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FILM PREVIEW: Grassroots
Rod Kitson , November 7th, 2012 09:54

Stephen Gyllenhaal chats to Rod Kitson about his political comedy Grassroots, based on a true Seattle story, which opens in the UK this Friday

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With US election coverage outstripping even the column inches dedicated to our own leadership contests, the UK's appetite for American politics remains insatiable.

It's not a position that's reciprocated, says Stephen Gyllenhaal, director and co-writer of Grassroots, a political comedy loosely retelling the Seattle City Council run-in of 2001. "Sadly the United States is very insular. It's a very divided country. The middle of the country is pretty involved with itself, but there are the coasts which are more progressive and more attuned to the rest of the world."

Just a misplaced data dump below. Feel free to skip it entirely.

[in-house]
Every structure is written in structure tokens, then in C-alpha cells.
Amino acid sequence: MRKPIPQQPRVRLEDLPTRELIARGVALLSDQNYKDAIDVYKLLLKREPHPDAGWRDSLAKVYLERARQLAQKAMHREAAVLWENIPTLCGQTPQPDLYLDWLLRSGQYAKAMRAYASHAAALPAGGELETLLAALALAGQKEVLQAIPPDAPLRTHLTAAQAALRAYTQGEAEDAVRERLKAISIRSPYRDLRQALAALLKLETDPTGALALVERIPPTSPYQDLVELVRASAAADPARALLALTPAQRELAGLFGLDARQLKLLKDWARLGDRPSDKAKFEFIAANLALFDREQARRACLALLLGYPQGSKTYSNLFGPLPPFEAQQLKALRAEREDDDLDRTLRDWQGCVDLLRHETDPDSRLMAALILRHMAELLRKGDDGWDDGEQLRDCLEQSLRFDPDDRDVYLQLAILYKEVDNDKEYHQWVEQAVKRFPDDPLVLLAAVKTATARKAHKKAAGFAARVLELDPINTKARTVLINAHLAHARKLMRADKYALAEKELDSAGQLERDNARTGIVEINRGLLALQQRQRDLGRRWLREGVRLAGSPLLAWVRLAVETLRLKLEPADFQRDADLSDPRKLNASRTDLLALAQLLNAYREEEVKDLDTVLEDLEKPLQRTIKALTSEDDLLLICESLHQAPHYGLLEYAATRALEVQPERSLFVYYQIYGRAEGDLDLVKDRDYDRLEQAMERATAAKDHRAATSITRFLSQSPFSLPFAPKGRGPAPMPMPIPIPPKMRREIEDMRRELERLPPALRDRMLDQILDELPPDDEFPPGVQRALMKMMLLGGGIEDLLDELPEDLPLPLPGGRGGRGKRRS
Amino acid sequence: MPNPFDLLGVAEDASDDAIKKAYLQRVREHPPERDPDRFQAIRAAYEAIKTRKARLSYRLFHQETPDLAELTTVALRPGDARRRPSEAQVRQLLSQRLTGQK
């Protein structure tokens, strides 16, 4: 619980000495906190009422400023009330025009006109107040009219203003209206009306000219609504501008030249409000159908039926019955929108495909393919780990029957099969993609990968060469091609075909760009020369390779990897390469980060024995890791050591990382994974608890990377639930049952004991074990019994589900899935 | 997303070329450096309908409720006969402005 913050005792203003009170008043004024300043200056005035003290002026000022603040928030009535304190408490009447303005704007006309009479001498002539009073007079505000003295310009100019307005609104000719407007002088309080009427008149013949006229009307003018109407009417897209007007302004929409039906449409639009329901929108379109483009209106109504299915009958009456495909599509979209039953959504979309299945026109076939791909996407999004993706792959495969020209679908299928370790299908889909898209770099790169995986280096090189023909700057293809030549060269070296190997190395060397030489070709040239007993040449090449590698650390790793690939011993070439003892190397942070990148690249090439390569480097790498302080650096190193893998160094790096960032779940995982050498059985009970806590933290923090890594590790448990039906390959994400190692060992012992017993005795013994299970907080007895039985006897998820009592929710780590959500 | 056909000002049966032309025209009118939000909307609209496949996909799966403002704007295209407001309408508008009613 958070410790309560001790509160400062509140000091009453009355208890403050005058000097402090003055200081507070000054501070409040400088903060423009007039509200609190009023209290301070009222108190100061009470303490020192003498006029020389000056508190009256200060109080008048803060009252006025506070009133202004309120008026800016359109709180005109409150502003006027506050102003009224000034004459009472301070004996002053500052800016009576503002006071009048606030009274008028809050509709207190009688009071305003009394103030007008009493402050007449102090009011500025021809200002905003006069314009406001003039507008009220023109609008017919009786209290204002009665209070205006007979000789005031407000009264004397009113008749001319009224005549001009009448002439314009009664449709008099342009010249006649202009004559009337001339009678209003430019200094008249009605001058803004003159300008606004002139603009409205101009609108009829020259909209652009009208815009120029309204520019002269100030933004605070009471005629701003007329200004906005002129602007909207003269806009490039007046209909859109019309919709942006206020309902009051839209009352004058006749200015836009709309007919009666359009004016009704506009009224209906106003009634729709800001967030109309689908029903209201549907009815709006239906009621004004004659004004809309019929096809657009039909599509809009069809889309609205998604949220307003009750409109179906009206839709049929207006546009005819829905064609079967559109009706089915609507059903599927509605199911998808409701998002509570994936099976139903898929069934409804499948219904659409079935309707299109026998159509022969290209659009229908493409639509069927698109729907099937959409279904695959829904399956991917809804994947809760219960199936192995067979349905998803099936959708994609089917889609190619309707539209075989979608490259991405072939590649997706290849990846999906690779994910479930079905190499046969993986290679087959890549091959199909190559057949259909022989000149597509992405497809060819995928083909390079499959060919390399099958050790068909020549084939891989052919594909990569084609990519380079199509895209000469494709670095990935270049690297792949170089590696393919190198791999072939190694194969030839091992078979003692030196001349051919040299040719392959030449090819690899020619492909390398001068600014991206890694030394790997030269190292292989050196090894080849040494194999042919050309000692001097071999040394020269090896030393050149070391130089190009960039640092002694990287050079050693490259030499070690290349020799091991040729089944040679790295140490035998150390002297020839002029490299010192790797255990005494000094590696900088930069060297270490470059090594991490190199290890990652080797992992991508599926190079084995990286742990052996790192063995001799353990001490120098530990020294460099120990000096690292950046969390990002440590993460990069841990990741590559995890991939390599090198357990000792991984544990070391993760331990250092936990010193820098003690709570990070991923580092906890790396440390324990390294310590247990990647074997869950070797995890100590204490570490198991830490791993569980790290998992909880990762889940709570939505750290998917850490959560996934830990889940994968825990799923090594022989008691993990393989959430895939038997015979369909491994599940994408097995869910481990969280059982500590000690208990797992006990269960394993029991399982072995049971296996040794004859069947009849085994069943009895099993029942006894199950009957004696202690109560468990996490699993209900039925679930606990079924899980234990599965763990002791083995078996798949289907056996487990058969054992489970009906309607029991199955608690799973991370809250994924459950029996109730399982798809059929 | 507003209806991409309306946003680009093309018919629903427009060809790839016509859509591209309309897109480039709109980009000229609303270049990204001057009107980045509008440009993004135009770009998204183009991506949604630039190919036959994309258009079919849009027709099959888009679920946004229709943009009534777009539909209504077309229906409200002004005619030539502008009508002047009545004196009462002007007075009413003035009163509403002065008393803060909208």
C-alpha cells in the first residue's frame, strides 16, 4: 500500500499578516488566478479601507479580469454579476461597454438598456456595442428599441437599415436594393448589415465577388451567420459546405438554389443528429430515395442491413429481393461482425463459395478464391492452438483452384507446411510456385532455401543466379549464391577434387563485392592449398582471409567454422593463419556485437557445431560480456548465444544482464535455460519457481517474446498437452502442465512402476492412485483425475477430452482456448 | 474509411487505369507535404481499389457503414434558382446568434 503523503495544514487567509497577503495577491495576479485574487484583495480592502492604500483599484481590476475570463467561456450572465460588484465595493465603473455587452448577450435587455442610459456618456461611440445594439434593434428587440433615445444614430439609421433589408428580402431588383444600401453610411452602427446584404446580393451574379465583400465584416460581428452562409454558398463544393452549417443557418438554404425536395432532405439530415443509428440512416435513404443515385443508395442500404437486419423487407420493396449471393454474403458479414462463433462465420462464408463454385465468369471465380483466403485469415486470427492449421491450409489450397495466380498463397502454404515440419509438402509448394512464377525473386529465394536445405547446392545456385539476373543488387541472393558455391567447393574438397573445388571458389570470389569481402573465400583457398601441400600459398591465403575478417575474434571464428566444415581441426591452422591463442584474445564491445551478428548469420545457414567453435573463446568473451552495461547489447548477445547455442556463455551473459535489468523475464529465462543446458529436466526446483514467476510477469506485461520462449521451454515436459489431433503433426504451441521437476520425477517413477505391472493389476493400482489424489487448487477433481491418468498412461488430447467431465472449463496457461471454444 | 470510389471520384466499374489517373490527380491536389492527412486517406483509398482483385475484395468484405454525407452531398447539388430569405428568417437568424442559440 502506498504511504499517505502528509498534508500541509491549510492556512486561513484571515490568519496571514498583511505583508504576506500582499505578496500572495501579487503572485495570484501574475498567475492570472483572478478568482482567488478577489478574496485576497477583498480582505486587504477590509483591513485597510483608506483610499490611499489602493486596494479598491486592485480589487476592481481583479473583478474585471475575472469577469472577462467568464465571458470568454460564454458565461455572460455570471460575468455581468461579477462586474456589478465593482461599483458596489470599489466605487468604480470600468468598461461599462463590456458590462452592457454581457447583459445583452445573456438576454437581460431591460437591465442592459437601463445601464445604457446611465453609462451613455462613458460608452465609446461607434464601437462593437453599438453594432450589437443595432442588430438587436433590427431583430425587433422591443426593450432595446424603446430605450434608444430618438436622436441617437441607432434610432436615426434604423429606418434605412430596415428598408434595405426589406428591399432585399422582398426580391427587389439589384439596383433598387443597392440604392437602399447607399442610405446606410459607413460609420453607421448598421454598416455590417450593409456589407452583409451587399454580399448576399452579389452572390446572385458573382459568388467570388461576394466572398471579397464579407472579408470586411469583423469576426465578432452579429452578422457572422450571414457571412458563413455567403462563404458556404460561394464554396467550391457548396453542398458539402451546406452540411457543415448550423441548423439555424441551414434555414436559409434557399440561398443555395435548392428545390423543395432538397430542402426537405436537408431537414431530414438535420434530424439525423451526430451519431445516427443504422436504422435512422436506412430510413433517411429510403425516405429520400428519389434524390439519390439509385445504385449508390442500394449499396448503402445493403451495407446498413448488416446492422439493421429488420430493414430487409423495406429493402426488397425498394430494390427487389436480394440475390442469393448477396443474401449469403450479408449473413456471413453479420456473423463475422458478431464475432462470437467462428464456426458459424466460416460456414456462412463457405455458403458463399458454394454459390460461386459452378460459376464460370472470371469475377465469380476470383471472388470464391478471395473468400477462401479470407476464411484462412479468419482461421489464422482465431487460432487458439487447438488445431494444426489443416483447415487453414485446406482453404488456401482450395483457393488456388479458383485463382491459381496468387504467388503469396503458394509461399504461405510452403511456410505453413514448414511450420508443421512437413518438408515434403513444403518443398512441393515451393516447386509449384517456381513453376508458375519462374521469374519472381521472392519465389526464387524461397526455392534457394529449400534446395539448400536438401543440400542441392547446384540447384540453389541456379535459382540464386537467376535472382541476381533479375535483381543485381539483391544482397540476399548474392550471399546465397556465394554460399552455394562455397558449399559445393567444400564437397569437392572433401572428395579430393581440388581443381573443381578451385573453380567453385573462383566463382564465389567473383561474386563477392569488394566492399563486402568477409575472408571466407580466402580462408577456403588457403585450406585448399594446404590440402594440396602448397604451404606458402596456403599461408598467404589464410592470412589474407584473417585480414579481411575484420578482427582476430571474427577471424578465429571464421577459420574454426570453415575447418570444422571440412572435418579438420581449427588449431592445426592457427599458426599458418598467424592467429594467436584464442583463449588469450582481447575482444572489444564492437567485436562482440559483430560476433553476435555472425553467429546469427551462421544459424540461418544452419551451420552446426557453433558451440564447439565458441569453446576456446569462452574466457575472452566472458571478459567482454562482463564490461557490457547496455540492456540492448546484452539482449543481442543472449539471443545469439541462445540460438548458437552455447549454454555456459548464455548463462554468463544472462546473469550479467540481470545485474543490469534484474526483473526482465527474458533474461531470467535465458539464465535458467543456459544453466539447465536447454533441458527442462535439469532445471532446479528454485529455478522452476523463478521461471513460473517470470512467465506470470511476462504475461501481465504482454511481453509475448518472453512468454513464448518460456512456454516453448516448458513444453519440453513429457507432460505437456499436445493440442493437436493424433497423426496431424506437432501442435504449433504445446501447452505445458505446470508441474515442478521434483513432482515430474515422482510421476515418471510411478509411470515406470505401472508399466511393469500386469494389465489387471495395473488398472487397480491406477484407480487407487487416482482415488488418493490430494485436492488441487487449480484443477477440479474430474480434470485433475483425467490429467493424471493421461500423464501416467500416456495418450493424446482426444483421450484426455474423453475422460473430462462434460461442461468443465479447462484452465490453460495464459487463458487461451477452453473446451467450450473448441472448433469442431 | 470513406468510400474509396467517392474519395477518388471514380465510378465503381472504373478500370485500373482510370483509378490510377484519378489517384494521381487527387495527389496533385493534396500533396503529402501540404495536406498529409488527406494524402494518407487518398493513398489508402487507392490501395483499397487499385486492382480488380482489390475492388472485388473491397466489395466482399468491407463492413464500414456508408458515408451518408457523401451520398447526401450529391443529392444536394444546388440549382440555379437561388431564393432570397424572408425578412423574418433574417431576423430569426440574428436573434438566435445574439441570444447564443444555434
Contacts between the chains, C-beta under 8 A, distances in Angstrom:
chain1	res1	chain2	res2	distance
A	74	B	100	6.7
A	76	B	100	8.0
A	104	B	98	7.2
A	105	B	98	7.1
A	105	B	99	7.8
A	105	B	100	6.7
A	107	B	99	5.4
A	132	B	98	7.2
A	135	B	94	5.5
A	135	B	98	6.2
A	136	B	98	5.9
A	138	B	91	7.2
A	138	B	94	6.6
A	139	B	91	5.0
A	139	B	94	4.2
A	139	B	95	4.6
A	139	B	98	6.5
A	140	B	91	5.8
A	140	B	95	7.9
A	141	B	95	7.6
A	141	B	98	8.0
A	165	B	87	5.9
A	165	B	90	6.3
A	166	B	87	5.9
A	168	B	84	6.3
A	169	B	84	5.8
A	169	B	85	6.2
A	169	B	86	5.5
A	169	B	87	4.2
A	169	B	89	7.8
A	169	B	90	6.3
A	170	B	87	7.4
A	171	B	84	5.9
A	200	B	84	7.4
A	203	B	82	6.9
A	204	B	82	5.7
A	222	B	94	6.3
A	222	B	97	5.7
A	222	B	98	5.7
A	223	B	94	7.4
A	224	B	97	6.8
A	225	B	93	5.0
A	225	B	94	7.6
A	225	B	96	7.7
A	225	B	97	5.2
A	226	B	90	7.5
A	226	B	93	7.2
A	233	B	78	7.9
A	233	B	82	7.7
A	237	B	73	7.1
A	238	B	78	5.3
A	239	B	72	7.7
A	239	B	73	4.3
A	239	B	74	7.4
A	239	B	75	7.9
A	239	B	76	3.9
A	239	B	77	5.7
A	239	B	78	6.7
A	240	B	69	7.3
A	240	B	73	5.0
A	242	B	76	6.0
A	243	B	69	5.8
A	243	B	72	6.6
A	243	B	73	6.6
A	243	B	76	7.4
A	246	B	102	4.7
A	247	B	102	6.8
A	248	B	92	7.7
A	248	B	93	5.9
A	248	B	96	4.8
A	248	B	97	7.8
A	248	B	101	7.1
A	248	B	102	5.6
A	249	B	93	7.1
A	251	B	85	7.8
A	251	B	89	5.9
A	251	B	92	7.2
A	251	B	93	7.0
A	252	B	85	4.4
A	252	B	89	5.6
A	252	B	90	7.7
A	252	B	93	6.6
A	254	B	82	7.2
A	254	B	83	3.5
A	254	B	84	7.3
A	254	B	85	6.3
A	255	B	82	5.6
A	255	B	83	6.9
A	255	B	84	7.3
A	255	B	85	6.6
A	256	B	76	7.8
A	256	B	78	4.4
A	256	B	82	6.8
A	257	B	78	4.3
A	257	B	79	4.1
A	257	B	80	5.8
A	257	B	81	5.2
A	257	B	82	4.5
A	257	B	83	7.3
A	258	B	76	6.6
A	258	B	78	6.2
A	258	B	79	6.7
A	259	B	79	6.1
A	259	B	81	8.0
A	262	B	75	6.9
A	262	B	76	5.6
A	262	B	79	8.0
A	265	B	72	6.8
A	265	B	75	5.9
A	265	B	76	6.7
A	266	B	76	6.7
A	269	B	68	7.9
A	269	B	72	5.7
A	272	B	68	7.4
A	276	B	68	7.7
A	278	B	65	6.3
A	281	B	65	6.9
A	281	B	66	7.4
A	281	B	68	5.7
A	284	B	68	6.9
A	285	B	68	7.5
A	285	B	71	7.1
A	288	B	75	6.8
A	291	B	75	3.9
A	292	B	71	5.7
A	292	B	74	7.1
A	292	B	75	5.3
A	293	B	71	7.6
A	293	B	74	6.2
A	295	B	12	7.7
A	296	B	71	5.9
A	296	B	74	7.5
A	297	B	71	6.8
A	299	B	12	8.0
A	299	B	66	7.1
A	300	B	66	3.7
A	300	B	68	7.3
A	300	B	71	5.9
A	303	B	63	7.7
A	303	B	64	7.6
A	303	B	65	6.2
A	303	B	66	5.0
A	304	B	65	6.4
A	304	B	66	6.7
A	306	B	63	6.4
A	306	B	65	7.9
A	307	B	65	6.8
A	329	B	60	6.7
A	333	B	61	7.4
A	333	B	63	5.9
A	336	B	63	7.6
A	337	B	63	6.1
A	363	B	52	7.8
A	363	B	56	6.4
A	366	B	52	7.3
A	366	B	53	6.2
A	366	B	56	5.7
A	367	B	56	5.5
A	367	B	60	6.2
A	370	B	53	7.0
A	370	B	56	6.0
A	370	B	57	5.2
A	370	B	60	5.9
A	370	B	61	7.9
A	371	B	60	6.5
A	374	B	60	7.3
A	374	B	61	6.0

For armchair analysts with one eye still over the Atlantic, Obama's re-acquaintance with the White House is a fitting backdrop for the UK release of the film on November 9.

Unlikely politician and sometime angry music critic, Grant Cogswell (Joel David Moore), recruits friend and fellow out-of-work scribe, Phil Campbell (Jason Biggs), to spearhead his campaign to bring liberalism - and a monorail - to the good people of the Emerald City.

"I loved the idea of this totally unqualified guy throwing his hat into the ring of politics," says Gyllenhaal. "The idea of this slacker dude going up against the only African-American in the running. One of the great things about grassroots politics is people start at the bottom. The truth was that here were guys that threw themselves into this process for all the wrong reasons, then began to grow up and realise what they have to do to run a campaign."

The glitzy fanfare that punctuates US governance contrasts with the product we ultimately consume. But the film's arch is more relevant than ever, according to its maker. "Romney and Obama rely almost entirely on grassroots politics. You've got the Tea Party on the right wing, and the smaller progressive organisations on the left. It's an illusion that there's a few people at the top level working everything. Really it's people at the local level making everything happen."